Creative commentary plus crafty composition

Seeing Red

For a long time, the expression ‘seeing red’ has had negative connotations. As in having an angry reaction to something. As in seeing communist influence on the freedom of lifestyle. As in seeing blood flow, not in the context of donating.

In more recent times optional interpretations have included more positive imagery.

Several years ago a campaign started in eastern Canada called ‘wear red Fridays’. It was intended to show support for the military, and especially military families, whose daily life is defined by some degree of sacrifice. One local radio station in Ottawa regularly made a point of reminding the population listening to be sure to wear red each Friday. To some extent this caught on, especially when tied in with events wherein soldiers or their families participated. It’s only very recently that this crusade has abated.

In a country like Canada, where red plays an important symbolic role as the main colour on our flag, wearing the colour in concert with the maple leaf clearly has nationalistic overtones. Thus, on July 1st, aka Canada Day, wearing red or red & white is particularly desirable.

It’s too bad, though, how many people make little effort to exhibit some pride or support in overtly displaying national colours. Notwithstanding the promotion for years by the radio station, wearing red on Fridays was never more than limitedly successful. More telling is the unwavering ignorance, or at least lack of effort, by so many on Canada Day.

Say what you will about jingoistic American attitude, when it comes to the display of national symbols, like their flag or its colours, i.e. red, white, and blue, the degree of exhibition doesn’t seem to take a backseat to any other nation. Driving through small town America one is really struck by this. Perhaps it’s because Canadians view our country as less of a melting pot that this contrast of exhibition seems to hold. Perhaps increasing societal celebration of diversity will make this seem less important or observable in time.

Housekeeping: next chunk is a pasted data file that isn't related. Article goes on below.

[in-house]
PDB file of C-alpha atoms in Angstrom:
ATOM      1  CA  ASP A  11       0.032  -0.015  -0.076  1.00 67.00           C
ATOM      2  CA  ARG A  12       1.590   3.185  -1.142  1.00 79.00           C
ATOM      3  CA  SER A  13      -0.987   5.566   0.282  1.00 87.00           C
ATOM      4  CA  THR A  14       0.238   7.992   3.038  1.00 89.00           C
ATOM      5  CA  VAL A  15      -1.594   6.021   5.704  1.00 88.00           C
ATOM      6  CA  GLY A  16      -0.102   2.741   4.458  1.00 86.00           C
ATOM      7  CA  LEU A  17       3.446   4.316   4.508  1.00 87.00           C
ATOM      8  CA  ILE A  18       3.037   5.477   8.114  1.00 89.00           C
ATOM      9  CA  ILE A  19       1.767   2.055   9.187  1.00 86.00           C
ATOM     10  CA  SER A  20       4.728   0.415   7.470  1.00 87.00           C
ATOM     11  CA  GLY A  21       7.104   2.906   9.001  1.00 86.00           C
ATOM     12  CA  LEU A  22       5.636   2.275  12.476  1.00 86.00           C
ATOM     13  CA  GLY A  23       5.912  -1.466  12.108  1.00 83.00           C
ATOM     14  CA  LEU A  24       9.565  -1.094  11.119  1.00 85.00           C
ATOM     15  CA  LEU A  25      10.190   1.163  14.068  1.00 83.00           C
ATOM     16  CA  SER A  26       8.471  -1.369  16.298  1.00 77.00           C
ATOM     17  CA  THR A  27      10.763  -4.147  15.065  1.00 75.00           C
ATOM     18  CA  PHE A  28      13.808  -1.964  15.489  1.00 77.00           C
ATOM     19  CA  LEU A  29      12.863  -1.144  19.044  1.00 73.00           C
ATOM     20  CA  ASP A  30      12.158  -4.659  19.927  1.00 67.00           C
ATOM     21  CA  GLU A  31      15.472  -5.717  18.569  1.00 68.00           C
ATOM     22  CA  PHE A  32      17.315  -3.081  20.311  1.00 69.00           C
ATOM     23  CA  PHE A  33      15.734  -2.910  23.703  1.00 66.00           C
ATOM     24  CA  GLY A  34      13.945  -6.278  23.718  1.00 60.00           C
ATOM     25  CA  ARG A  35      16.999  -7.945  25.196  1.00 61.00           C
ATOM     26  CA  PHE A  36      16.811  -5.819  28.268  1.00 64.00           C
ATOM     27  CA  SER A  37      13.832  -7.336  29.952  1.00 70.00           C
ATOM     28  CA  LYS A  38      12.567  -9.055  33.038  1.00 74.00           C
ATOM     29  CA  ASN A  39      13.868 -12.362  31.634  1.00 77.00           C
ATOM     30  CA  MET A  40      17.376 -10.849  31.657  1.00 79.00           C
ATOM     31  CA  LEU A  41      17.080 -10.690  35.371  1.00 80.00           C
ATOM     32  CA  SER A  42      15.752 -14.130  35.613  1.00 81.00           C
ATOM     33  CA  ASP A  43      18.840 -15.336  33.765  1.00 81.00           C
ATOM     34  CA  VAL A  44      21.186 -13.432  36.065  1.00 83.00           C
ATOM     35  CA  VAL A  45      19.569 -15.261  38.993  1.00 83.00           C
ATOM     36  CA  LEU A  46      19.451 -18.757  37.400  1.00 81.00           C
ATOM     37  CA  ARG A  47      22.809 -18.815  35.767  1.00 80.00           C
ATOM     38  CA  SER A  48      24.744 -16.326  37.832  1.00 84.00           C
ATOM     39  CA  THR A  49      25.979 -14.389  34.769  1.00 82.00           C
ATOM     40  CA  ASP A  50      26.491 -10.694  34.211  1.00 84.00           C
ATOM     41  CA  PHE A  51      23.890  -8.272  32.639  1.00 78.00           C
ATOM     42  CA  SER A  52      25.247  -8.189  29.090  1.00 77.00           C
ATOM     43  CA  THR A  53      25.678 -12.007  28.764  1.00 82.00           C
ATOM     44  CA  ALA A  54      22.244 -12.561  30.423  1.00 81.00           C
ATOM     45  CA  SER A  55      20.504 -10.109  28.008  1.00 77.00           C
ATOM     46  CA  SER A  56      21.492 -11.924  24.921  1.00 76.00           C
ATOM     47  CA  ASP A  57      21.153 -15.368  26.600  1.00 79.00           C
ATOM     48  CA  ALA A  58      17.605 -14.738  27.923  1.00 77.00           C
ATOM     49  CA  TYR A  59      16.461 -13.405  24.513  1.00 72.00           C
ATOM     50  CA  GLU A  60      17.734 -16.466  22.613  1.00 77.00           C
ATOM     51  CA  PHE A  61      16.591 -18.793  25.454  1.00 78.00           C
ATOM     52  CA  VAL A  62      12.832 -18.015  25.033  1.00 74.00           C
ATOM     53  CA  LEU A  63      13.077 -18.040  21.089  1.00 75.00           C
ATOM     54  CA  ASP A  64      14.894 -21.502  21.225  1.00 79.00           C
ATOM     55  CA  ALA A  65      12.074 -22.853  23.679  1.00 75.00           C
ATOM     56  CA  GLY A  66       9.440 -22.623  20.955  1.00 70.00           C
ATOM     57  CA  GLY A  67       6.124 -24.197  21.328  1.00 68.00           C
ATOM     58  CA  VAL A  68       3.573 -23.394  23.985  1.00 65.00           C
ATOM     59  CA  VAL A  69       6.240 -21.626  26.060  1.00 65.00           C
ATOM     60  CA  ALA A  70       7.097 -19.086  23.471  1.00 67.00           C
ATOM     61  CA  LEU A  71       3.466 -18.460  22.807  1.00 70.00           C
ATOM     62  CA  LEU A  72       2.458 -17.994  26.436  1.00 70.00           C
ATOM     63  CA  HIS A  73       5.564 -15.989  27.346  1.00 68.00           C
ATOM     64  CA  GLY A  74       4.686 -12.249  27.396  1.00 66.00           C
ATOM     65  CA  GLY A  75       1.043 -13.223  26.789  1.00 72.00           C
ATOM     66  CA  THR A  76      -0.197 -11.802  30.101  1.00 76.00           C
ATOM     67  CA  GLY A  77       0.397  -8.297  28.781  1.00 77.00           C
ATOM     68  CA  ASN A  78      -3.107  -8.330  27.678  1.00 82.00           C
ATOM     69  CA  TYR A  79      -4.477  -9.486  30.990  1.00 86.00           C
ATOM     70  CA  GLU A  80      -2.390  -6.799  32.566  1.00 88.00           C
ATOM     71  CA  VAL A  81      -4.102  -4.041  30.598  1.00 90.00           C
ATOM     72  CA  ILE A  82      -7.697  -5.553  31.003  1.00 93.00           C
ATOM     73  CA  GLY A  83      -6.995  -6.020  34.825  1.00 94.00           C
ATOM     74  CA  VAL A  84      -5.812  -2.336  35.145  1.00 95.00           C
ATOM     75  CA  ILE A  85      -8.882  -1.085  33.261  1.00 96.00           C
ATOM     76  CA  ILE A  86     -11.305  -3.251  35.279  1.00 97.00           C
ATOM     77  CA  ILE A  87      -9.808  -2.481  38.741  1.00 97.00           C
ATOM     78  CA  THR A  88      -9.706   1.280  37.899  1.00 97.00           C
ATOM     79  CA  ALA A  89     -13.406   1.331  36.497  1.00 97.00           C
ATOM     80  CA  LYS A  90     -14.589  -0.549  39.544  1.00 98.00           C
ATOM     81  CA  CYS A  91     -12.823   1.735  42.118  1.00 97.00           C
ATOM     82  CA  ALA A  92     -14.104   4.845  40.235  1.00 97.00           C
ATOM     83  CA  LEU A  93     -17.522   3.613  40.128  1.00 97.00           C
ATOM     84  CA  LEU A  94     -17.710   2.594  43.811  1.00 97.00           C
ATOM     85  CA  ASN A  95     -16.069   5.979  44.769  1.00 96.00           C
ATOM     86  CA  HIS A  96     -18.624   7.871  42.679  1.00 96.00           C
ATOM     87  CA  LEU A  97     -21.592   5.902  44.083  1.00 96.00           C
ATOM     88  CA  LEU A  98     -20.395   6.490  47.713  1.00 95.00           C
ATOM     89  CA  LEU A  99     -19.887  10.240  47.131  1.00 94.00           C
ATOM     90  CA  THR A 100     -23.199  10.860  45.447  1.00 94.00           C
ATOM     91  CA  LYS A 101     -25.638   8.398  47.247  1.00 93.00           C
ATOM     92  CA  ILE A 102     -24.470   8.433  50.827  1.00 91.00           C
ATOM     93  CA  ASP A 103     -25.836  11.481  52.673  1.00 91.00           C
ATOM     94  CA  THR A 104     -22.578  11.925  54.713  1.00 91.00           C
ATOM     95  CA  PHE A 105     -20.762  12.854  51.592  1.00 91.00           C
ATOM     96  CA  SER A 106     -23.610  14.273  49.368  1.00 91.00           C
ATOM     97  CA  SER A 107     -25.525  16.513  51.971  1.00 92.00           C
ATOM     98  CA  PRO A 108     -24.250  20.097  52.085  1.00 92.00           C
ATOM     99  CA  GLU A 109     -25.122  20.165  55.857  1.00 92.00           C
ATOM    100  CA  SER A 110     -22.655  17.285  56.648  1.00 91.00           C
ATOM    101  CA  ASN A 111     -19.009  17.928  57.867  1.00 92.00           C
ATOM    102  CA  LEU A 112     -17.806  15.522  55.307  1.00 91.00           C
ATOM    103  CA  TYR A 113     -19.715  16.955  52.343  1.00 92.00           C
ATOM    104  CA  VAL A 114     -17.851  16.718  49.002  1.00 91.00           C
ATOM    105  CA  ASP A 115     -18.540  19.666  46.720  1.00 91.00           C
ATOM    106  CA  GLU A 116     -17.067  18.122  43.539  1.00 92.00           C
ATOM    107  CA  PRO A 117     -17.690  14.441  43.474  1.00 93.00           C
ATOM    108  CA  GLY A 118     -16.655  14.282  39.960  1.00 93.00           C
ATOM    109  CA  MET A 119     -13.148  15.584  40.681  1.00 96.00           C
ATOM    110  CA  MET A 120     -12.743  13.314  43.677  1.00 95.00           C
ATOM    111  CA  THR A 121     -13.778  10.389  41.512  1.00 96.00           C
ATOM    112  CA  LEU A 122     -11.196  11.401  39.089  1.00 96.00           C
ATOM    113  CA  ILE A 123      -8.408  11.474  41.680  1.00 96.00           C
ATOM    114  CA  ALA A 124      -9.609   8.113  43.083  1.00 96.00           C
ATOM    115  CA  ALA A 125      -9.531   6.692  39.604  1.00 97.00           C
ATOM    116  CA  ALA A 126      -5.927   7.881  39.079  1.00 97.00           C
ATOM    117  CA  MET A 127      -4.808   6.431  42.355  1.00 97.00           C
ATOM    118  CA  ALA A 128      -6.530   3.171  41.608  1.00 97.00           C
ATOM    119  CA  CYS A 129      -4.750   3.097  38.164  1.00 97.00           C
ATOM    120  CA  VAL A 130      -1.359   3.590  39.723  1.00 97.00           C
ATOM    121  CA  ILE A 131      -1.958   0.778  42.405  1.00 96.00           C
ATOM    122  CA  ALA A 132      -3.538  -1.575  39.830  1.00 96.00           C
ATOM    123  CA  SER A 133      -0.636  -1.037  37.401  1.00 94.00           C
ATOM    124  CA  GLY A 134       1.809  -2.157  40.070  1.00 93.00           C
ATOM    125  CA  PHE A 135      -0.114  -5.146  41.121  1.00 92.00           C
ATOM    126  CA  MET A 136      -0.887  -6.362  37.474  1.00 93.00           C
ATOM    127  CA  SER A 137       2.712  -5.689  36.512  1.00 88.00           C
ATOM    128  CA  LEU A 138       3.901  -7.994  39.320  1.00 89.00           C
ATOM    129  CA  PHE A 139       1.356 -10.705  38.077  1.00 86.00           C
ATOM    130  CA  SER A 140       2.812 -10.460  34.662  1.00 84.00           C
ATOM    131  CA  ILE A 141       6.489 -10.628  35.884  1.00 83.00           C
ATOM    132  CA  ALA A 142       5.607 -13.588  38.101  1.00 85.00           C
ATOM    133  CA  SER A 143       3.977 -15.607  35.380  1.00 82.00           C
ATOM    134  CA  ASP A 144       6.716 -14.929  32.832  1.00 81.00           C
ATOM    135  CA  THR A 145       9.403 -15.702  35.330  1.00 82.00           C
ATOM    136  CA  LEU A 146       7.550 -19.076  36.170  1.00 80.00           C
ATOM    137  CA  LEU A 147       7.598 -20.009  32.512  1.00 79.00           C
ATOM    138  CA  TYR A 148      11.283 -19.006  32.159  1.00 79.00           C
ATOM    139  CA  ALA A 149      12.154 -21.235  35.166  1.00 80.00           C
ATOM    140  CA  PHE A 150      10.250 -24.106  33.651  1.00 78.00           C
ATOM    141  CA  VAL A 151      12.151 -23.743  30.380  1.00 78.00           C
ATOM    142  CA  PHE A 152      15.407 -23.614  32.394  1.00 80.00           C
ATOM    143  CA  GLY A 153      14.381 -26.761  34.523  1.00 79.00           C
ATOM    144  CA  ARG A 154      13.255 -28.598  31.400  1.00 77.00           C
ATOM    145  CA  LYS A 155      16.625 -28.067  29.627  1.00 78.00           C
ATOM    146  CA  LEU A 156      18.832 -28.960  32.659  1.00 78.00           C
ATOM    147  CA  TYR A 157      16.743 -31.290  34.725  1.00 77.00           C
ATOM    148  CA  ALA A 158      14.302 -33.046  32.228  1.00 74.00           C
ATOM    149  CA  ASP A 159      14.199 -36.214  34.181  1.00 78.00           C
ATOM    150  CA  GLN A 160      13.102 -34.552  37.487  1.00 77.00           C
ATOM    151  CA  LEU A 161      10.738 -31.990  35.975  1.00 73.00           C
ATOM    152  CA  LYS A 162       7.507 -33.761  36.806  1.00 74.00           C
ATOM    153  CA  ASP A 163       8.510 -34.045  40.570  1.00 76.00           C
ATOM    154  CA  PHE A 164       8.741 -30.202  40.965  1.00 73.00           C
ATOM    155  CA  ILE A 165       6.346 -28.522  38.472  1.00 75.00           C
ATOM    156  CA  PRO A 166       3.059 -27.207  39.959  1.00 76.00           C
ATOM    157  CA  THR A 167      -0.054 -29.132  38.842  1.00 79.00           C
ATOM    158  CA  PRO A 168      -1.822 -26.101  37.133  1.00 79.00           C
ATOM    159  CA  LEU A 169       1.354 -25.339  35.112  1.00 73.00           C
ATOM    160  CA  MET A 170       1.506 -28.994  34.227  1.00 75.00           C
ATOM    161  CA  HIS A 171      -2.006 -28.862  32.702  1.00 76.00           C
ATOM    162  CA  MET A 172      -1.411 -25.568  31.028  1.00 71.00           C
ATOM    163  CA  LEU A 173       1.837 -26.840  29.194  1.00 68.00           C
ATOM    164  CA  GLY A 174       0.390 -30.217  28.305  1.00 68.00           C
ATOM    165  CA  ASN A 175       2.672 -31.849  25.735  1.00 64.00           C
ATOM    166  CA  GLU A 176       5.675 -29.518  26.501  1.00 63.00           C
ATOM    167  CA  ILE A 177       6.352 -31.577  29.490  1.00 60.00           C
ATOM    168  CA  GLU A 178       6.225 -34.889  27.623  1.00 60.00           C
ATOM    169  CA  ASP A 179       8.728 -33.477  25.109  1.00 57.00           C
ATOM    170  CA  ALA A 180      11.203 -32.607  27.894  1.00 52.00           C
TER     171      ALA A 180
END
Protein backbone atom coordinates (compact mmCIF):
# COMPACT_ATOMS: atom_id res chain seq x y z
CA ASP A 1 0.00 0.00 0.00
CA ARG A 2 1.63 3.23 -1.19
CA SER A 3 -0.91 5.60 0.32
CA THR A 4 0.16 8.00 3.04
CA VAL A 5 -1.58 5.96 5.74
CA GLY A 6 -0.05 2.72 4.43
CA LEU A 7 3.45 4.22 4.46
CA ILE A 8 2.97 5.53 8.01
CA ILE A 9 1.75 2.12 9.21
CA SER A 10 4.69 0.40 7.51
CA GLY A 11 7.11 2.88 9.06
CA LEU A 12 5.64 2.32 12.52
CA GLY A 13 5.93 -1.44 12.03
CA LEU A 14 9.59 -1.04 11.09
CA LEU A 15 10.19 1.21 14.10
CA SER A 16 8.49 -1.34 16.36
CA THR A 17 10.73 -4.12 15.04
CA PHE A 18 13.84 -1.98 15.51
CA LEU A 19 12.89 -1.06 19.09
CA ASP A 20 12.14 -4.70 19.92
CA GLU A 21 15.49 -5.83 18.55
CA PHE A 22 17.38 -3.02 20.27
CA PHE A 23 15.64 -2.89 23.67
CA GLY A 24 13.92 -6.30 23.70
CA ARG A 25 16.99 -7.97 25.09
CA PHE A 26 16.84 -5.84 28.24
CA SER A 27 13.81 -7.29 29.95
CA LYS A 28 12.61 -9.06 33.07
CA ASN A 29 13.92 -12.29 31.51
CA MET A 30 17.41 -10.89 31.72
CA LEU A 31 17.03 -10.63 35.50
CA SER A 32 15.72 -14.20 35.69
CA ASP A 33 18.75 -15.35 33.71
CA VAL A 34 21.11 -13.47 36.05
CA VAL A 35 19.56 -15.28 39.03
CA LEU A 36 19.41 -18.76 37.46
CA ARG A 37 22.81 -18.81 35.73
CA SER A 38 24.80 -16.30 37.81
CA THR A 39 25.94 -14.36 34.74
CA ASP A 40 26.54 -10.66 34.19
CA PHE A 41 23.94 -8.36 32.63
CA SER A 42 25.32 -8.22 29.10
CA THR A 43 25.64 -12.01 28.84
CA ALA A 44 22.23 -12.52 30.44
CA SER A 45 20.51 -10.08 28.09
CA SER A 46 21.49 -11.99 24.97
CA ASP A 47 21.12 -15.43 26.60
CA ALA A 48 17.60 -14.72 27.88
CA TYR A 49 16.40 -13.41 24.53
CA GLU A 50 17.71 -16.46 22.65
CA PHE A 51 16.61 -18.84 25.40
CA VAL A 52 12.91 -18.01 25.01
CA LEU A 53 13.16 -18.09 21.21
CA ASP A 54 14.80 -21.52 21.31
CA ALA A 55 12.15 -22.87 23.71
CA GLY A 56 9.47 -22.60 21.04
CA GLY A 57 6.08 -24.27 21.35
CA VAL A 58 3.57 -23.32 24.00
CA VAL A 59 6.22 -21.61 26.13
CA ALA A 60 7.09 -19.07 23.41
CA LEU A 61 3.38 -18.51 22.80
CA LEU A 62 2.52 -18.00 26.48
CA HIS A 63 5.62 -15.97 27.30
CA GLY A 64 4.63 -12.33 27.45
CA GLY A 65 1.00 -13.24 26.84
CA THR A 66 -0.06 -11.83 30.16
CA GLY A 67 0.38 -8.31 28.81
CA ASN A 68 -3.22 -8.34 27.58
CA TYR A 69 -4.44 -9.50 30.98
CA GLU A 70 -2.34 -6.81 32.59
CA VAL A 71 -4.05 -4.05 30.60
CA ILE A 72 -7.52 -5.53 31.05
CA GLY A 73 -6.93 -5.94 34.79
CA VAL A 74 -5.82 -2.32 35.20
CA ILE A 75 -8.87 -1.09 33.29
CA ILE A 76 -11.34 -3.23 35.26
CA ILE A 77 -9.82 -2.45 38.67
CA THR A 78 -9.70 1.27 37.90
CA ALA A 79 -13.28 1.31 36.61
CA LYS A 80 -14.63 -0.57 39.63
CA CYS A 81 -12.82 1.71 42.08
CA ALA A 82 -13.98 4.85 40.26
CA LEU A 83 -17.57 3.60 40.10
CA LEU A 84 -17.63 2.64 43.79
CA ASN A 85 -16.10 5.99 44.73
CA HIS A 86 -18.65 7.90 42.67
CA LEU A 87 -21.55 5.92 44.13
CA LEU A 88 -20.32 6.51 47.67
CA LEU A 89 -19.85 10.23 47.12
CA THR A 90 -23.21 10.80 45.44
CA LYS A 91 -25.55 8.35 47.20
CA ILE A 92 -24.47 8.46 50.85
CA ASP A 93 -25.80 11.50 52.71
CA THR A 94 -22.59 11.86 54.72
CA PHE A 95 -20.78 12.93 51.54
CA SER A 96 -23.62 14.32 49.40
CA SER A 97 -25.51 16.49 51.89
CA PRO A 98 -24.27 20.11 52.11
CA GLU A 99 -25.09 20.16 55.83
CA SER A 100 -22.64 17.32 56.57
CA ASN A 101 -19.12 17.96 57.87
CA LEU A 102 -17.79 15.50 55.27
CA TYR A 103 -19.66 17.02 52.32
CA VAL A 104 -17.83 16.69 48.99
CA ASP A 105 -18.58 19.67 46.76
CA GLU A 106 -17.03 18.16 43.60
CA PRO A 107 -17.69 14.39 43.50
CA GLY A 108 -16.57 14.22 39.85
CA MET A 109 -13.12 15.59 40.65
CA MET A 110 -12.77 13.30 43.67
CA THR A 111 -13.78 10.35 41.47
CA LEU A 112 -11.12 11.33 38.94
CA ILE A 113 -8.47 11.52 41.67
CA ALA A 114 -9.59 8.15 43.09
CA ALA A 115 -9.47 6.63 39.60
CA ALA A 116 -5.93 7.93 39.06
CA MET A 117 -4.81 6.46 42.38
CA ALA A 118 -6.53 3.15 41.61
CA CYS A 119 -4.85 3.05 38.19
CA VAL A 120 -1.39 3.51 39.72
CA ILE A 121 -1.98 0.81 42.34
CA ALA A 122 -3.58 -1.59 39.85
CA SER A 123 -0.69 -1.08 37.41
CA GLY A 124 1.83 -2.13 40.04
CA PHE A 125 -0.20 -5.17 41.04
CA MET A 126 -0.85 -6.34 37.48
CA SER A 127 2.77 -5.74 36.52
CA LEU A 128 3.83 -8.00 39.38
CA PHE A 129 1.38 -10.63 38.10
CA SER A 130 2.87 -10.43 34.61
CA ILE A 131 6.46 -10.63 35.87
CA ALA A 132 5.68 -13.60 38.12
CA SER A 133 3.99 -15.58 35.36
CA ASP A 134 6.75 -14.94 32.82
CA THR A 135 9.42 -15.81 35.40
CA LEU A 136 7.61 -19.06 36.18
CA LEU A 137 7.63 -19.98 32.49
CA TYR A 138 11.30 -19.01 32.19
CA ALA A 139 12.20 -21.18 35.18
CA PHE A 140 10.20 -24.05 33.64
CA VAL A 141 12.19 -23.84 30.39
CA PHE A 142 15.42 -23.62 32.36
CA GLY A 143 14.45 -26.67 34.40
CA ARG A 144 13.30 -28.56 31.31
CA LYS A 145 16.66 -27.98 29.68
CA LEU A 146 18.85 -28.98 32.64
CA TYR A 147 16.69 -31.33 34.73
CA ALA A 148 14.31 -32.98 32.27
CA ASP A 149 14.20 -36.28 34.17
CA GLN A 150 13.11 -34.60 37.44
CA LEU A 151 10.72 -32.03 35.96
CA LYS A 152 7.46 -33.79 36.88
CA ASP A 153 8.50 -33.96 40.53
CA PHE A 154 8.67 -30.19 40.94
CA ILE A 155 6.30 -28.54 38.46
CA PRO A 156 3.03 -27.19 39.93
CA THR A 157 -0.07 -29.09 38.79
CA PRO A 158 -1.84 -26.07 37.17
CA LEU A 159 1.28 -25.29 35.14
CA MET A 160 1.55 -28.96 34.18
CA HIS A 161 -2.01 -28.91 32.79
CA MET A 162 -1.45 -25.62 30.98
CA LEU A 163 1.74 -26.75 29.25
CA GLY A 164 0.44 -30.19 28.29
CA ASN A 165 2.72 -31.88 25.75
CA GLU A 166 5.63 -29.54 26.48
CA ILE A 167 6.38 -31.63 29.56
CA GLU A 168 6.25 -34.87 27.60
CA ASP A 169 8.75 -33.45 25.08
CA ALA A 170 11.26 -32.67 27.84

Today, thanks to our Toastmasters club, I was able to participate in a ‘wear red’ day in support of the Public Health Agency of Canada (PHAC) barbeque & activity day. Once again though, although this was promoted internally encouraging informal red attire, there was a noticeable lack of commitment to the theme by many employees. On a hot and sunny midday, darker, heat absorbing clothing remained popular.

The indifference of so many to displaying even a modicum of solidarity, not to mention patriotism, is certainly enough to make one see red.



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